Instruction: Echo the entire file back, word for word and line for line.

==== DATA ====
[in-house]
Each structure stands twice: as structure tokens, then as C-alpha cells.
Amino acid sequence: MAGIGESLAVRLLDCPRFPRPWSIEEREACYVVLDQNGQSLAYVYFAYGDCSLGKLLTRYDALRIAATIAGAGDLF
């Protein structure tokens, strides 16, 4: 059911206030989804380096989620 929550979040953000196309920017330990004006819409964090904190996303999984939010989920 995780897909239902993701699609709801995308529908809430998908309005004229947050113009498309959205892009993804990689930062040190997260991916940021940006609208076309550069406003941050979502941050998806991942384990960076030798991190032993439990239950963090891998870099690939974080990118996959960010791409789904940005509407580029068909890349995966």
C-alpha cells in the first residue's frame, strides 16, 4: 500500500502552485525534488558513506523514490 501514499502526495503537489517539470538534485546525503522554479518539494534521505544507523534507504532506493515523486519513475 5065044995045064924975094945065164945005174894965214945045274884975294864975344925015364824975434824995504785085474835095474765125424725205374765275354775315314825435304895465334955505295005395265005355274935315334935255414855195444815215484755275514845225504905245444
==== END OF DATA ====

[in-house]
Each structure stands twice: as structure tokens, then as C-alpha cells.
Amino acid sequence: MAGIGESLAVRLLDCPRFPRPWSIEEREACYVVLDQNGQSLAYVYFAYGDCSLGKLLTRYDALRIAATIAGAGDLF
């Protein structure tokens, strides 16, 4: 059911206030989804380096989620 929550979040953000196309920017330990004006819409964090904190996303999984939010989920 995780897909239902993701699609709801995308529908809430998908309005004229947050113009498309959205892009993804990689930062040190997260991916940021940006609208076309550069406003941050979502941050998806991942384990960076030798991190032993439990239950963090891998870099690939974080990118996959960010791409789904940005509407580029068909890349995966």
C-alpha cells in the first residue's frame, strides 16, 4: 500500500502552485525534488558513506523514490 501514499502526495503537489517539470538534485546525503522554479518539494534521505544507523534507504532506493515523486519513475 5065044995045064924975094945065164945005174894965214945045274884975294864975344925015364824975434824995504785085474835095474765125424725205374765275354775315314825435304895465334955505295005395265005355274935315334935255414855195444815215484755275514845225504905245444